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Home / Delhi News / Task force reviews plan to curb pollution in Delhi-NCR

Task force reviews plan to curb pollution in Delhi-NCR

At a high-level task force meeting on Friday, Mishra also called for plans for air pollution hot spots. The meeting was attended by chief secretaries of Delhi, Punjab, Haryana, Rajasthan, Uttar Pradesh, secretaries of different departments including ministries of environment, agriculture, road, petroleum and the Central Pollution Control Board.

delhi Updated: Sep 20, 2020, 02:28 IST
HT Correspondent
HT Correspondent
Hindustan Times, New Delhi
Delhi has recorded “moderate” air quality days consecutively since September 9.
Delhi has recorded “moderate” air quality days consecutively since September 9.(Amal KS/HT file photo)

PK Mishra, Principal secretary to the Prime Minister, has asked Delhi government to ensure that local sources of air pollution such as open burning of waste, road and construction and demolition dust and industrial emissions are managed carefully ahead of winter before air pollution peaks, according to a statement issued by environment ministry on Saturday.

At a high-level task force meeting on Friday, Mishra also called for plans for air pollution hot spots. The meeting was attended by chief secretaries of Delhi, Punjab, Haryana, Rajasthan, Uttar Pradesh, secretaries of different departments including ministries of environment, agriculture, road, petroleum and the Central Pollution Control Board. The task force was constituted to improve the air quality in National Capital Region of Delhi.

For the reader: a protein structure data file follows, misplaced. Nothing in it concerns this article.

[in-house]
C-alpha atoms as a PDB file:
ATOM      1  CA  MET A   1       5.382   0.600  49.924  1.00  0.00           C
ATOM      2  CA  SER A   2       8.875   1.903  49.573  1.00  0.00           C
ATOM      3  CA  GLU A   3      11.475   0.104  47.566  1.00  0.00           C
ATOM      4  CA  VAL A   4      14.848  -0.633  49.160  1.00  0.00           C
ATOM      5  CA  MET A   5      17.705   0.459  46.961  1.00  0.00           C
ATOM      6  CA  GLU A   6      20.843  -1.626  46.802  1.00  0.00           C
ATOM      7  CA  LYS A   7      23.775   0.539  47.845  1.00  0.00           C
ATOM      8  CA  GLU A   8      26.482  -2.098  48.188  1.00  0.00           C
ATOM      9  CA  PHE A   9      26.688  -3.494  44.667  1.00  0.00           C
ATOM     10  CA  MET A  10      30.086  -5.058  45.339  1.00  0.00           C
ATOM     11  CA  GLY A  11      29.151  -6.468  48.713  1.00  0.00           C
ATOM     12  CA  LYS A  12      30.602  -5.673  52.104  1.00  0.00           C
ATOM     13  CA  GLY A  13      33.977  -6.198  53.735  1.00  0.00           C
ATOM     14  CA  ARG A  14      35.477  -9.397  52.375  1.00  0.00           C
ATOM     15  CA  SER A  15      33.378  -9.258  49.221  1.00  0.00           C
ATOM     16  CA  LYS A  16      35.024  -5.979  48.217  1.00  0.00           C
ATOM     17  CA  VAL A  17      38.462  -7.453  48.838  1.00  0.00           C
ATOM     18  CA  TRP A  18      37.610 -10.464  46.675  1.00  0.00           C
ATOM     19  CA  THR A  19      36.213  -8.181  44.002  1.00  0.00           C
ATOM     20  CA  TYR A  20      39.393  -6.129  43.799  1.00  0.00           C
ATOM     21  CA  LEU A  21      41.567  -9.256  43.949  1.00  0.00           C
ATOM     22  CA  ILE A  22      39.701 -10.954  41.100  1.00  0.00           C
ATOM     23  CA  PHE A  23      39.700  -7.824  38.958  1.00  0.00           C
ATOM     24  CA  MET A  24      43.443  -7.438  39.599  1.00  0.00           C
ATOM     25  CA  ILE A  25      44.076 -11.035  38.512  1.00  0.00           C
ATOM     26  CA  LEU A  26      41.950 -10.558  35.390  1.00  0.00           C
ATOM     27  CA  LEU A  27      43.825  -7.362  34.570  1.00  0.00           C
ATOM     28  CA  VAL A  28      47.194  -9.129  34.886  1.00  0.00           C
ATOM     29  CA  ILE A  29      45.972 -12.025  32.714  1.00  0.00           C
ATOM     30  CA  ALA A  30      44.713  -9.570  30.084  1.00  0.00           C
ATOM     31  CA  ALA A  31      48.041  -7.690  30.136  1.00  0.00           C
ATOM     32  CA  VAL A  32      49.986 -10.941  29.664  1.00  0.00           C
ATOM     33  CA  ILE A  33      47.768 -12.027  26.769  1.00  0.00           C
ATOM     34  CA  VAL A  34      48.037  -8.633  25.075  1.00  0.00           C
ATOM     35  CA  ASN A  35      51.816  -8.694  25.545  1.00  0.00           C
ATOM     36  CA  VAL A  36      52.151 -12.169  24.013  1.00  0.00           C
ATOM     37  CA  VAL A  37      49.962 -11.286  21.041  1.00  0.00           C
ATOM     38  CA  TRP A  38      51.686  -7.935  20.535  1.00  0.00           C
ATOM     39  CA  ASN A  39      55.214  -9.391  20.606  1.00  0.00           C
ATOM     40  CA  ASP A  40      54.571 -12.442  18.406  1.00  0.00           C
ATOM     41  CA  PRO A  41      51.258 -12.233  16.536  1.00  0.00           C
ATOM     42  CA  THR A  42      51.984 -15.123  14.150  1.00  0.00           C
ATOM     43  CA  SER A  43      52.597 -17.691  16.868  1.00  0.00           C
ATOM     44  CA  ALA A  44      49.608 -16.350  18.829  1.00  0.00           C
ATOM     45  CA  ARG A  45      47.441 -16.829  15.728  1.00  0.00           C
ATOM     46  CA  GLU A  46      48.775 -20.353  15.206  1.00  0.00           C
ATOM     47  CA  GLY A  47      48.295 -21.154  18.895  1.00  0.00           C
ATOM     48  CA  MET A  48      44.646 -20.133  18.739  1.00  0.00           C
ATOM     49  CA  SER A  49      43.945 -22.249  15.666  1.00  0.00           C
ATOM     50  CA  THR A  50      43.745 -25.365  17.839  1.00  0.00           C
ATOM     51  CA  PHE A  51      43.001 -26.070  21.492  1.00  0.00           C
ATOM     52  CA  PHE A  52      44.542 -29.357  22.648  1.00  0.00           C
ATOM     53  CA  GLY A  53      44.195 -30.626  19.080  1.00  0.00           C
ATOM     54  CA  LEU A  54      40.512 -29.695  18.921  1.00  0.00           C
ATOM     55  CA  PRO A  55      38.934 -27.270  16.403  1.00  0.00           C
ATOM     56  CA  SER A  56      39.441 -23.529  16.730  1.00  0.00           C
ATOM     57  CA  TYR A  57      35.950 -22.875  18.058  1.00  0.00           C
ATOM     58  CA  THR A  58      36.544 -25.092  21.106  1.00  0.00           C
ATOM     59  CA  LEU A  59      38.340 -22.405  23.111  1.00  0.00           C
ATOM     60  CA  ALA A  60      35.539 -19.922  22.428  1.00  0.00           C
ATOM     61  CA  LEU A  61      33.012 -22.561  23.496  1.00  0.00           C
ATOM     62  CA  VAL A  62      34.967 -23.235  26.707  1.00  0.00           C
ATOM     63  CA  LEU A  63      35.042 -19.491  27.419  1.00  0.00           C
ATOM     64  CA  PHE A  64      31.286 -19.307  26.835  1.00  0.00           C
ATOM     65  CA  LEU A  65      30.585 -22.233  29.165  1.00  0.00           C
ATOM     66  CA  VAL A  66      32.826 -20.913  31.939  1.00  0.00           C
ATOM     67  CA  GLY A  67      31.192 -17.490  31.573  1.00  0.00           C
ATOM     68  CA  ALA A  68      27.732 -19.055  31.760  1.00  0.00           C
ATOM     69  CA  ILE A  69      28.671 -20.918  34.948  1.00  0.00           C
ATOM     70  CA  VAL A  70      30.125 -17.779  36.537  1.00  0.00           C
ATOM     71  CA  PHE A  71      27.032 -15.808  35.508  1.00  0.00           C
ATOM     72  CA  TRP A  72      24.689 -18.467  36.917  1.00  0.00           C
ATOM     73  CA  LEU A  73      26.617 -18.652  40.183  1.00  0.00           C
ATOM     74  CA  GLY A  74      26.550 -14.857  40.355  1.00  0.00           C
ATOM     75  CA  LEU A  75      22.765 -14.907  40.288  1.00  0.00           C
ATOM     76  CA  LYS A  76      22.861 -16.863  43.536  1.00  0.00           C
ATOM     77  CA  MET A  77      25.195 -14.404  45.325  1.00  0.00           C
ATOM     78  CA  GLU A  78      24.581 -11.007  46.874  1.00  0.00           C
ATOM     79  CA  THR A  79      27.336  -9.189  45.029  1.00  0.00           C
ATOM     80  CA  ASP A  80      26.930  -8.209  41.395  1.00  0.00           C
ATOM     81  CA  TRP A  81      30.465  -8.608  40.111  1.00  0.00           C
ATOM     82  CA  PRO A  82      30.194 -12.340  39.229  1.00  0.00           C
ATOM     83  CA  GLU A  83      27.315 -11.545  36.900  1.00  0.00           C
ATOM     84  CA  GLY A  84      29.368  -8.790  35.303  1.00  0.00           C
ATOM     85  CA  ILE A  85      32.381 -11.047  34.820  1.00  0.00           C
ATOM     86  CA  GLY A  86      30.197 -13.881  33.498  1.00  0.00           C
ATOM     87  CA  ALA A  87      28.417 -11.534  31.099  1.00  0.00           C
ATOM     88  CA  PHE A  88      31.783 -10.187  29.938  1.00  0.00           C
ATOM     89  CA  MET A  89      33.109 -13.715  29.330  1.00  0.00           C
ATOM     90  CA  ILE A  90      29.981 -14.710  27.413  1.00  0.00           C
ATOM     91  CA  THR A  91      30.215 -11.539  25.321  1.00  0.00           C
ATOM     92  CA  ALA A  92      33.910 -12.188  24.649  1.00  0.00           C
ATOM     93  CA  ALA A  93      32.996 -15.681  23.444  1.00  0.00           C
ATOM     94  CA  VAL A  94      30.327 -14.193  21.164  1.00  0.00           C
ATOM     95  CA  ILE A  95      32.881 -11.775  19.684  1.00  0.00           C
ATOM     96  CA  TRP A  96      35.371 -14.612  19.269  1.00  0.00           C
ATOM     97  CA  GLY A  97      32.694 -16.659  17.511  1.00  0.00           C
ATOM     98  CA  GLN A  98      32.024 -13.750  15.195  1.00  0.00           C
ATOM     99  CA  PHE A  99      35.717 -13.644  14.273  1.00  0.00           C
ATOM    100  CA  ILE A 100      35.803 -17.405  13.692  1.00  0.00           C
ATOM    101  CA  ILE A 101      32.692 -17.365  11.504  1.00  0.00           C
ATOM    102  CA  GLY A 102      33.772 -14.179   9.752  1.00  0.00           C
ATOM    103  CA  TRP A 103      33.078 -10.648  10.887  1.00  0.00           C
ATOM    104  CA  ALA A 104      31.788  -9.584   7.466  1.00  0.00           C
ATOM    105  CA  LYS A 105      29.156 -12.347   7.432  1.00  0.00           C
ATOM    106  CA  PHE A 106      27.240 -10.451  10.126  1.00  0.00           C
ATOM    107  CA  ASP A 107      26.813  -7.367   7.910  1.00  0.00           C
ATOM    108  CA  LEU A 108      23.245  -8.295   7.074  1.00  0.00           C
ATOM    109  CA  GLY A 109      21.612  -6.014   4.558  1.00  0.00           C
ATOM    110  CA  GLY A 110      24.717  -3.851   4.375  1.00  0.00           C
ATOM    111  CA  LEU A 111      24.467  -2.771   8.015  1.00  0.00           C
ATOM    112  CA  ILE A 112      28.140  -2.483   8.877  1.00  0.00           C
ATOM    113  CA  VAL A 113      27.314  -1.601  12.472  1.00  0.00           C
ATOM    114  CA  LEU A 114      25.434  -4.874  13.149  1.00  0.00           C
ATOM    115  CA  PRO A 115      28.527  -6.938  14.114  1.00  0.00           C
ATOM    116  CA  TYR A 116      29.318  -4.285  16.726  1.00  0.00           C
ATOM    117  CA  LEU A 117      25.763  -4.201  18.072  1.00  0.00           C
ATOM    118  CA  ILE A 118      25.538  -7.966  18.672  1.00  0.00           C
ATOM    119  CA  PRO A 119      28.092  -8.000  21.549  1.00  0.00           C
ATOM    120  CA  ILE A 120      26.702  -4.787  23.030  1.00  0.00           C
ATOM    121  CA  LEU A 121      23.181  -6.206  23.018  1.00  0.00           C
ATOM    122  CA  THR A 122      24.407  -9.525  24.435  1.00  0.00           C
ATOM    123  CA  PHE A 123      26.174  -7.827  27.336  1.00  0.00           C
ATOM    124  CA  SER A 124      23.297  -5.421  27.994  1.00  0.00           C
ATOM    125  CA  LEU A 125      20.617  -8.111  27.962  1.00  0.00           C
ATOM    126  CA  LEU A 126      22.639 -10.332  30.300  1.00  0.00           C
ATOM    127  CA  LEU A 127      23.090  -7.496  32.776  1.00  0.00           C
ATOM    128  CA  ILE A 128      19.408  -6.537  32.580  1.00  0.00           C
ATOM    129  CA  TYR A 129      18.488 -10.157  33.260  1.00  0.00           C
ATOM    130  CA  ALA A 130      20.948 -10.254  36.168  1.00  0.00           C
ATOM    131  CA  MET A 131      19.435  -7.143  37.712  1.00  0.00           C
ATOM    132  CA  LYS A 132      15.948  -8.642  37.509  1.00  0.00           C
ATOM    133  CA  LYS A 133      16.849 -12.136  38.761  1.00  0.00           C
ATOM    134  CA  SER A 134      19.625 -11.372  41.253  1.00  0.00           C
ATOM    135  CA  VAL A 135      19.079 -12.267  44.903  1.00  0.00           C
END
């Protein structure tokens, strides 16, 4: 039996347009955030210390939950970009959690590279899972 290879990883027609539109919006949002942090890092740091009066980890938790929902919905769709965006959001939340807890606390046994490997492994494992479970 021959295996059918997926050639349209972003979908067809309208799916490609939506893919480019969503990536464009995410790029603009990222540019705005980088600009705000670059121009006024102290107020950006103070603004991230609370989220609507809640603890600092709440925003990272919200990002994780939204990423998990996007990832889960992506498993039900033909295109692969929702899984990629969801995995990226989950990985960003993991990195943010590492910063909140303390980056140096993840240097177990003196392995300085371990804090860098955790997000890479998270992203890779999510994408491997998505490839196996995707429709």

The Delhi government did not respond to HT’s queries regarding the meeting.

Mishra said emphasis should be laid on deployment of teams for control of open burning of waste, IT-enabled monitoring of mechanical road sweepers, improvement in utilisation of construction and demolition waste and site specific implementation of action plan for identified hot spots. It was decided that similar site-specific plans will be implemented in Haryana and Uttar Pradesh.

He said the measures should be implemented well before the onset of severe air conditions and focus should be on compliance of emission norms by industries.

Mishra noted that the incidence of stubble burning has reduced by more than 50% in last two years and the number of “good” air quality index days have gone up. It was observed that after recent inclusion of residue-based power and fuel plants under priority sector lending by Reserve Bank of India, both state and central governments should jointly work out action plans for rapid deployment of such units. Measures related to diversification of crop and strengthening of supply chains were also discussed.

Mishra stressed that teams should be deployed in Punjab, Haryana and UP to ensure that no stubble burning takes place. These states will need to provide appropriate incentives especially in the relevant districts.

“We have to enforce the rules but enforcement becomes a challenge if systems are not in place. We have to do capacity system audits to understand what kind of waste generation and management is happening. Small scale industrial units, unauthorised industrial units will have to be monitored for the kind of fuel they are burning. Learnings from the lockdown will also have to be systematically implemented. For example, work from home can give us clues to develop a systemic approach of reducing the need for travel,” said Anumita Roychowdhury, executive director, Centre for Science and Environment. Delhi recorded moderate AQI at 118 on Saturday.

Delhi has recorded “moderate” air quality days consecutively since September 9. The city had recorded four “good” and 27 “satisfactory” air days in August with air quality not falling to moderate levels even once.

But meteorological and air quality scientists said the season is changing gradually leading to meteorological conditions that are unfavourable for dispersal of pollutants.

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